If you’re an Apple fan and you’re looking for some unique company merchandise to show your love, you need to make your way to the company’s visitor center in Cupertino.

Right across the street from Apple Park, the company’s spaceship headquarters, the center has within it an Apple Store that features items you can’t find anywhere else. Better yet, while Apple severely restricts who can get into its headquarters building, it welcomes all comers to its visitor center.

Microsoft Confirms Skype For Web Does Not Work In Safari, Firefox, And Opera, by Manish Singh, VentureBeat

In a statement to VentureBeat, a Microsoft spokesperson said the service requires “calling and real-time media” technology that is “implemented differently across various browsers.” So the company “decided to prioritize bringing Skype to [the] web on Microsoft Edge and Google Chrome based on customer value.”


The Sad State Of Logging Bugs For Apple, by Corbin Dunn

This is where things get screwy depending on the component your bug lands in, since bug management is group dependent. Many groups will have only one or two QA people to do the initial screening of those large drop areas for bugs. QA engineers are sometimes instructed to screen bugs with a priority and “fix period” before passing them off to the engineer responsible for the code. This is terrible because many engineers will not look at bugs with a low priority. It is much better for the engineer who “owns the code” to look at a bug and determine the priority. The QA engineers will frequently get a huge back log of bugs to screen, and it can take weeks, or even months, for some bugs to get screened. Sometimes this leads to a mass screening of bugs, marking them all with a low priority. Bug originators have to notice this, and complain about it for the priority to get increased. Worse yet, some groups mass close bugs older than a year or so, and ask the originator to re-open the bug if the issue still exists. A lot of people don’t pay attention to bugs that need verification, and they simply become lost.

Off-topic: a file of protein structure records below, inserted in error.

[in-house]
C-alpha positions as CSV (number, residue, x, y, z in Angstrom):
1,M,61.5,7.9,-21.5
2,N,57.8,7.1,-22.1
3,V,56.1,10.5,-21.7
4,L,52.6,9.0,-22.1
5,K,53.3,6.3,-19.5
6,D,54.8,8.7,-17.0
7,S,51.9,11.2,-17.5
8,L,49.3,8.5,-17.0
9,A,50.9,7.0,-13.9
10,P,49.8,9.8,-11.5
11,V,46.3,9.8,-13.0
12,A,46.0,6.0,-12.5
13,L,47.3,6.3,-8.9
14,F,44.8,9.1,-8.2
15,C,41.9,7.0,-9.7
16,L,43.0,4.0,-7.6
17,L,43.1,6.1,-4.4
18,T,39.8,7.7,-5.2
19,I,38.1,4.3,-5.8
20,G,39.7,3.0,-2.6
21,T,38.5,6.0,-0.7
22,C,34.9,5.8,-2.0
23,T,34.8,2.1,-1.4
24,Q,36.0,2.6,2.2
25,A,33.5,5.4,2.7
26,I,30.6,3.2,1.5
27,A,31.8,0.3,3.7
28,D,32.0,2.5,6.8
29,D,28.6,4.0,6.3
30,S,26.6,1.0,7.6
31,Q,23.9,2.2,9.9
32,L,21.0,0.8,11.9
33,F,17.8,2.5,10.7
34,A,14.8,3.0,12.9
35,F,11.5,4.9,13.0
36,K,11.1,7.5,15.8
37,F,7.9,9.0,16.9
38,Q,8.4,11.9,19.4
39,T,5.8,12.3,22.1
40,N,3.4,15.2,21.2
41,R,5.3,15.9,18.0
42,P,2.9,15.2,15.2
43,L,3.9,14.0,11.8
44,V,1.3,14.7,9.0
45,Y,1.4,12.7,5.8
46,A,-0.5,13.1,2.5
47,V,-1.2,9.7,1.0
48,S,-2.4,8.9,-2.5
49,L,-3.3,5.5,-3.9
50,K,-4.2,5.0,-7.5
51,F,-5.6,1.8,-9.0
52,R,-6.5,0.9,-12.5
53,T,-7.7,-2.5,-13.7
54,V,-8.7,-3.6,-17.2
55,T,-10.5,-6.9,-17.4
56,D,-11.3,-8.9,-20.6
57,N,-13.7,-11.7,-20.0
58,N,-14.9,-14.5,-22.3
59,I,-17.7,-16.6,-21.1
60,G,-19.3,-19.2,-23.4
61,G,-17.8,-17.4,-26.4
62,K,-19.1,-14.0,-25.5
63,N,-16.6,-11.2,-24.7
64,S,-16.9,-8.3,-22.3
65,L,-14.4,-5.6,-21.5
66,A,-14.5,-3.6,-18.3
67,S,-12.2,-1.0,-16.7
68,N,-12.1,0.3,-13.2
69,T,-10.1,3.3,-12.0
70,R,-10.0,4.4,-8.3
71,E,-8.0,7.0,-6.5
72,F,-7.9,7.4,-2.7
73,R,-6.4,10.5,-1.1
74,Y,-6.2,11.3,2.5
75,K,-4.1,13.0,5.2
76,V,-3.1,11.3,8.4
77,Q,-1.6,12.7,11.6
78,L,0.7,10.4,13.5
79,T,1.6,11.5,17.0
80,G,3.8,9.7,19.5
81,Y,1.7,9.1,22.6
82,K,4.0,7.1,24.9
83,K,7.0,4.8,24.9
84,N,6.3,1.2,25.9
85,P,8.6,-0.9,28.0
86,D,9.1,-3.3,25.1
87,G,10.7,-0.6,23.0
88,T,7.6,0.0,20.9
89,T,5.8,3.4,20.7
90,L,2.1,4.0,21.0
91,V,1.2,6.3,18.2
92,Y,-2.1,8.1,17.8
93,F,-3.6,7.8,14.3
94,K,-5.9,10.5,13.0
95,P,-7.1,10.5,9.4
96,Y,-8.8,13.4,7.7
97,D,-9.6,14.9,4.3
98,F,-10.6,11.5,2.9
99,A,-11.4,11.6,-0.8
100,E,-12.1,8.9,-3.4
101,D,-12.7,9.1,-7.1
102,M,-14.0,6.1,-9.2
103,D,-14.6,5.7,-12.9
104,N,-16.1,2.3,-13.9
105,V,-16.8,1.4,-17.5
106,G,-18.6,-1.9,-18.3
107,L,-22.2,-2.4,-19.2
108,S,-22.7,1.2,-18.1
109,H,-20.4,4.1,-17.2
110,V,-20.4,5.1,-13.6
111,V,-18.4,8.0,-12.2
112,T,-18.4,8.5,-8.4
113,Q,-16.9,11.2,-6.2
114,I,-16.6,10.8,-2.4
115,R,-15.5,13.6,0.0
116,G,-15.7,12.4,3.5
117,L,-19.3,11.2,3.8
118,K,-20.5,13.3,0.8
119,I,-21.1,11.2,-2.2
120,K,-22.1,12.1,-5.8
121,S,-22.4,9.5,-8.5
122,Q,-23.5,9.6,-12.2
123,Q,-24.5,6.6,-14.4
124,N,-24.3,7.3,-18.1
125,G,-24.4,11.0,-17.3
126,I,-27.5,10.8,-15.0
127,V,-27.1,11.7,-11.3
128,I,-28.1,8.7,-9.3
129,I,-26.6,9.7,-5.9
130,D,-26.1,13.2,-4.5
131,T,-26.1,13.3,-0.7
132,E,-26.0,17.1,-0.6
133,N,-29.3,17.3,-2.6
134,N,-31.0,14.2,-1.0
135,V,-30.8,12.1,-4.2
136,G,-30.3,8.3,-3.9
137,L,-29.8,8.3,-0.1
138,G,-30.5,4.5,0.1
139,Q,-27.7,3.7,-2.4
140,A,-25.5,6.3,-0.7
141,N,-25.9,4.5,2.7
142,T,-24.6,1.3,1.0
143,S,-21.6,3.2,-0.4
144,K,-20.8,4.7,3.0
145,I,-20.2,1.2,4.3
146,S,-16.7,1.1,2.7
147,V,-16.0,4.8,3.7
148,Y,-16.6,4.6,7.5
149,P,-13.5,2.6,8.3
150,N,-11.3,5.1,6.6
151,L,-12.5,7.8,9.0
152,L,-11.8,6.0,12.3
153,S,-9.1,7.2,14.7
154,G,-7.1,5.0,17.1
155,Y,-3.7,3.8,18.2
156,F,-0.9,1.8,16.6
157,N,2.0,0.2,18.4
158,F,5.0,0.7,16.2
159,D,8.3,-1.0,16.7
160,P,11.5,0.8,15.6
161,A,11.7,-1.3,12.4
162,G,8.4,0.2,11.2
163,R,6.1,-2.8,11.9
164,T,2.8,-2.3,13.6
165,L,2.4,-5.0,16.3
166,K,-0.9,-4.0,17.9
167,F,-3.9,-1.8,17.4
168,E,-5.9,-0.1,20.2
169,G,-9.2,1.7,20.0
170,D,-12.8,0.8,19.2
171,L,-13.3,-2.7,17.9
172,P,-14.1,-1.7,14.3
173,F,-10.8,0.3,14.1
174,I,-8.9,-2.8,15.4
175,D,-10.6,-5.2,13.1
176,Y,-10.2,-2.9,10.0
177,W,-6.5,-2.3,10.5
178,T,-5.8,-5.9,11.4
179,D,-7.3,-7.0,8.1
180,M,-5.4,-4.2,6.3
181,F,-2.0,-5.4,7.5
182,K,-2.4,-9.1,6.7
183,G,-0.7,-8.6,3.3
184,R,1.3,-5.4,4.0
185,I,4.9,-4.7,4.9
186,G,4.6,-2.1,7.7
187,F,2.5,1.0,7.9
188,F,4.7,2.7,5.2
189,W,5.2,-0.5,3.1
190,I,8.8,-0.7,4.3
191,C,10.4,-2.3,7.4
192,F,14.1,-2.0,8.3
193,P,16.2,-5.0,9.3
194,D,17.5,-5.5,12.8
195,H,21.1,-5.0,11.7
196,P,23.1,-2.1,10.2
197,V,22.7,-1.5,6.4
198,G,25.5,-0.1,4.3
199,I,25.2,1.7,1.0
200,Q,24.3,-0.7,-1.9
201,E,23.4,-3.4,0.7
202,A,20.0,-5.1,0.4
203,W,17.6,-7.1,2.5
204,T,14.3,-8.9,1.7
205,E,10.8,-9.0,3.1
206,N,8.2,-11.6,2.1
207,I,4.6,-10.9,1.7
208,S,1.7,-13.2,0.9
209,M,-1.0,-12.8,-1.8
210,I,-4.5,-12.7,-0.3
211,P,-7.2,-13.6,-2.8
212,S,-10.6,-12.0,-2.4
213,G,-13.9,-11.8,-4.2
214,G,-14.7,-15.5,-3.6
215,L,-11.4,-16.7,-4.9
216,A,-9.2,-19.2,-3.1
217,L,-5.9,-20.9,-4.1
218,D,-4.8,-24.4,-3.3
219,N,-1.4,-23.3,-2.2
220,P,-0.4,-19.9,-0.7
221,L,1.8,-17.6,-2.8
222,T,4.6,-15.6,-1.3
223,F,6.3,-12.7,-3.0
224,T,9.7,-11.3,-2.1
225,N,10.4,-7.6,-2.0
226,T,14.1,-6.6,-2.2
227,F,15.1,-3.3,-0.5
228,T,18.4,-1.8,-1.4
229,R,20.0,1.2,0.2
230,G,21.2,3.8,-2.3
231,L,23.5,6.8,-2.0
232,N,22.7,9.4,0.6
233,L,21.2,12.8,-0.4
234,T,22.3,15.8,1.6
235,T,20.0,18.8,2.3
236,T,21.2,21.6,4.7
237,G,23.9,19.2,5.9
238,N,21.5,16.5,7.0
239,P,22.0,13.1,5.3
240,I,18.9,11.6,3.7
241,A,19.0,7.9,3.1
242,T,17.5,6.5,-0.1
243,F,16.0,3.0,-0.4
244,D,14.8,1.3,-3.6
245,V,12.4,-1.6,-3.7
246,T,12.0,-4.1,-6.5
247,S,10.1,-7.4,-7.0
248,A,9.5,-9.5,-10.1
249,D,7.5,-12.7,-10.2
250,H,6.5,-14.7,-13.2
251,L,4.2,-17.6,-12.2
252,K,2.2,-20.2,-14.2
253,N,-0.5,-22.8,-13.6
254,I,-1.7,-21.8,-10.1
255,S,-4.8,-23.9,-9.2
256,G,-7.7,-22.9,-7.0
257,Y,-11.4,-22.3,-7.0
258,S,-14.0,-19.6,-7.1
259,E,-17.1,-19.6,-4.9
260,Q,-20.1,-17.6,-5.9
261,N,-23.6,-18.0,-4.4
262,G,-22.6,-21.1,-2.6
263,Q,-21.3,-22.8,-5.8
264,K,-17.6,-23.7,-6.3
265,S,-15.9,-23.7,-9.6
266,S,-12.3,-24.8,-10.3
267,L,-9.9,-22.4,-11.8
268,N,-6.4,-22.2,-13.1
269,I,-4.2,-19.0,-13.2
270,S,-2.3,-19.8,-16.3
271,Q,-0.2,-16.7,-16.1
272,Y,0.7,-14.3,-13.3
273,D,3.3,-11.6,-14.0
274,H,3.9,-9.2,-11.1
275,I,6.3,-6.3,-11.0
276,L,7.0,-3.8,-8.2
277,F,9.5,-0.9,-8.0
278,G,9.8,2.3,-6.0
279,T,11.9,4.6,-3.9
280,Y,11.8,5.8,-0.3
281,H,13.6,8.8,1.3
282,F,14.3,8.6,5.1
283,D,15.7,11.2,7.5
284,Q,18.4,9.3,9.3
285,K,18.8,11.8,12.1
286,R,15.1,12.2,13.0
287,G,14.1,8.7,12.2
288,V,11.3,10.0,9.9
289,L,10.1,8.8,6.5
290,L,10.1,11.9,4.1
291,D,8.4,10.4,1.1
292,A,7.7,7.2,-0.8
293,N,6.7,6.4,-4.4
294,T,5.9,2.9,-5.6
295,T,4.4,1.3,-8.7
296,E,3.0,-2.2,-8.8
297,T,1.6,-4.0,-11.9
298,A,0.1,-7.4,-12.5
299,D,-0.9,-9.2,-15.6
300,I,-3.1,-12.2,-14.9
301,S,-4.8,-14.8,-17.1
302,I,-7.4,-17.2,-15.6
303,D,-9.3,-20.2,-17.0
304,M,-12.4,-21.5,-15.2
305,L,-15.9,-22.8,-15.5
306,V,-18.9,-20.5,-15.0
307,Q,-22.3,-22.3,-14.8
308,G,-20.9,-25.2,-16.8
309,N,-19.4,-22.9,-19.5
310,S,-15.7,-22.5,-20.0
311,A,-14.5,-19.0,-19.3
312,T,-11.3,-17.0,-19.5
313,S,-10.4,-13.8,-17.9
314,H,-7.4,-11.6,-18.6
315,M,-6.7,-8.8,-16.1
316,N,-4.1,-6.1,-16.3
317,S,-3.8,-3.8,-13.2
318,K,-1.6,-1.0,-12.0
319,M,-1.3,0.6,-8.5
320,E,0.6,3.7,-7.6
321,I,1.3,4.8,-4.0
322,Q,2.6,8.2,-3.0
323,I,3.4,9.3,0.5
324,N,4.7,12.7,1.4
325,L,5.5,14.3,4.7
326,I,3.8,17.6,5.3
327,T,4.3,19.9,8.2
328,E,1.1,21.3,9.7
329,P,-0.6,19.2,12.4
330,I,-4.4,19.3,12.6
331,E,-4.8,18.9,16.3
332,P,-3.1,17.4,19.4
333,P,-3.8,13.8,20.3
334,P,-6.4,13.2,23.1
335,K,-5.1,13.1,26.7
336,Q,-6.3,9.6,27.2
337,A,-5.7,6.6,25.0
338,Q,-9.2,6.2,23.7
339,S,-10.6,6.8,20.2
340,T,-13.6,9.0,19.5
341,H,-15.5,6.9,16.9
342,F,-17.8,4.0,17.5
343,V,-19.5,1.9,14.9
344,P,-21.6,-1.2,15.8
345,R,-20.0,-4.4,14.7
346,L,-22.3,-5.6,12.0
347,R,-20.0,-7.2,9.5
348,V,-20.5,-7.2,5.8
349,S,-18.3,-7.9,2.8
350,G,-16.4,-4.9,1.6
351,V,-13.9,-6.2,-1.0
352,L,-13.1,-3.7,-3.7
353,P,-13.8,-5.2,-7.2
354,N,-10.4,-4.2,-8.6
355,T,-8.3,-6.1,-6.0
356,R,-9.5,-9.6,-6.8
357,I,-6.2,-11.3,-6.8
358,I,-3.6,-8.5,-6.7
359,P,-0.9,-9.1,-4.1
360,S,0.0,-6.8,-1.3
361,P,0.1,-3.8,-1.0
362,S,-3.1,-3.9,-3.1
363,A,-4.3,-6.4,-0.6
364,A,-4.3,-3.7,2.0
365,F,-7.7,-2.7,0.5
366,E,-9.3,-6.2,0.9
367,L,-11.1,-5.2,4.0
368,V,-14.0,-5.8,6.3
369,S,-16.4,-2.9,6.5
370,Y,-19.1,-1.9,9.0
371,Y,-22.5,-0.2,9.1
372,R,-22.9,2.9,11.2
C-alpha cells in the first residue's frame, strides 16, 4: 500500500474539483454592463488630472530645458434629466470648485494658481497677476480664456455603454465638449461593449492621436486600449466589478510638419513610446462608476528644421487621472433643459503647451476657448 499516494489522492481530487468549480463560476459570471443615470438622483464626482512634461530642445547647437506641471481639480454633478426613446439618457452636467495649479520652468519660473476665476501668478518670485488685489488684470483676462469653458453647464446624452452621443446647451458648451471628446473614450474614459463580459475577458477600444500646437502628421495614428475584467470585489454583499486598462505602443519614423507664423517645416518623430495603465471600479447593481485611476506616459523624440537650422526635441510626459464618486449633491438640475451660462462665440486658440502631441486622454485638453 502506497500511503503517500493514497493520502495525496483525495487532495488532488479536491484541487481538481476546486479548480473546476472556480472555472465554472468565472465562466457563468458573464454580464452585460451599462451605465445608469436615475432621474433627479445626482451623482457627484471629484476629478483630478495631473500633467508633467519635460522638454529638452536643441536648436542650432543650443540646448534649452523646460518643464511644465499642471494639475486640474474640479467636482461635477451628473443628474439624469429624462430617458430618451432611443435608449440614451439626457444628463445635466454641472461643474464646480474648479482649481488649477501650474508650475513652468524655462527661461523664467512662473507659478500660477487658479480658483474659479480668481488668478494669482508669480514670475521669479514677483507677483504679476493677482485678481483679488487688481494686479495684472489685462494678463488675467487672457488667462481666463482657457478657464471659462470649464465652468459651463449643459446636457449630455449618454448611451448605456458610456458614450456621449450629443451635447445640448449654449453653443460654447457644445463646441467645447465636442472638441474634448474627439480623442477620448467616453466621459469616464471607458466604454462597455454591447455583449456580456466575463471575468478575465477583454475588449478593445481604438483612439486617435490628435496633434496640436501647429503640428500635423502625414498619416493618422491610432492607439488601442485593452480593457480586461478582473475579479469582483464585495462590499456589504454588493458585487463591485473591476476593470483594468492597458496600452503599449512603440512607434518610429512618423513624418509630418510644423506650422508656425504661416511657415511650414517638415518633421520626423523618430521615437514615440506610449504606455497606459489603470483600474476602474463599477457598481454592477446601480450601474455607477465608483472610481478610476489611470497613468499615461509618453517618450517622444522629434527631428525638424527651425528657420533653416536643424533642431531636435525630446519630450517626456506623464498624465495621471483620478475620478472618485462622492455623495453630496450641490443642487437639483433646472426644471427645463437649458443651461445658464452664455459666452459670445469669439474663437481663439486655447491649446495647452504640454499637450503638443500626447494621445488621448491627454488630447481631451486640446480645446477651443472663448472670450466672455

Buying A MacBook Has Never Been More Difficult, by Abhay Ram, iLounge

Buying a Mac laptop has never been more difficult. It can be agreed that, Apple has not made a good laptop since 2015. The company unveiled the revamped and “innovative” MacBook Pro in 2016 which completely changed its perspective on laptops. However, its innovativeness has caused users more problems than actually improving the workflow.

Elizabeth Warren Wants To Break Up Apple, Too, by Nilay Patel, The Verge

I spoke to Senator Warren after she appeared on stage at SXSW in Austin, Texas today, and she told me explicitly that she thinks Apple should be broken apart too — specifically, that it should not get to both run the App Store and distribute apps in it. “It’s got to be one or the other,” she said. “Either they run the platform or they play in the store. They don’t get to do both at the same time.”

The Good-Art Edition Saturday, March 9, 2019

Apple Has Been Quietly Hiring Iconic Artists To Design Apple Music Playlist Covers, by Bijan Stephen, The Verge

Records should have good art. For albums as diverse as London Calling, Horses, and Fear of a Black, the images on their covers were as recognizable as the music on the wax. While Apple Music isn’t a record label (yet), it did recently decide to add original art to its playlists. Its goal was to bring that instant recognition to its own content, so the company enlisted everyone from the creator of the iconic AC/DC logo to the person who designed the art for Migos’ chart-topping album Culture to make it happen.

The artwork is meant to “connect more directly with the communities and the culture for which they were intended,” says Rachel Newman, Apple’s global director of editorial. Before now, Apple’s playlists had a uniform presentation that didn’t necessarily speak to the music. “In many ways, it’s a visual representation of the music that you will find inside that playlist,” said Newman. That includes Hip Hop Hits, Dale Reggaetón, and The Riff, which are all immensely popular.

Turn On Auto-Updates Everywhere You Can, by Brian Barrett, Wired

There are some clear exceptions here. Plenty of medical and industrial systems can’t apply updates blindly; any unintentional bugs could result in catastrophe. And people who tinker with their software—security researchers, hobbyists, and so on—are rightly careful about any changes they introduce to their devices. Those are cases in which the cure can genuinely be worse than the disease.

But for your average smartphone or laptop owner? Go auto-update all the way. Yes, you’ll run into some performance hiccups, but they’re worth it for the overall peace of mind. In fact, thinking of it in terms of those trade-offs puts the onus on you rather than the companies that push out faulty patches. Spend that energy demanding more from Apple and Microsoft and Google and whoever else is responsible for shaping your digital experience.

Facebook Vs. Apple Is Tech's Next Big Rivalry, by Will Oremus, Slate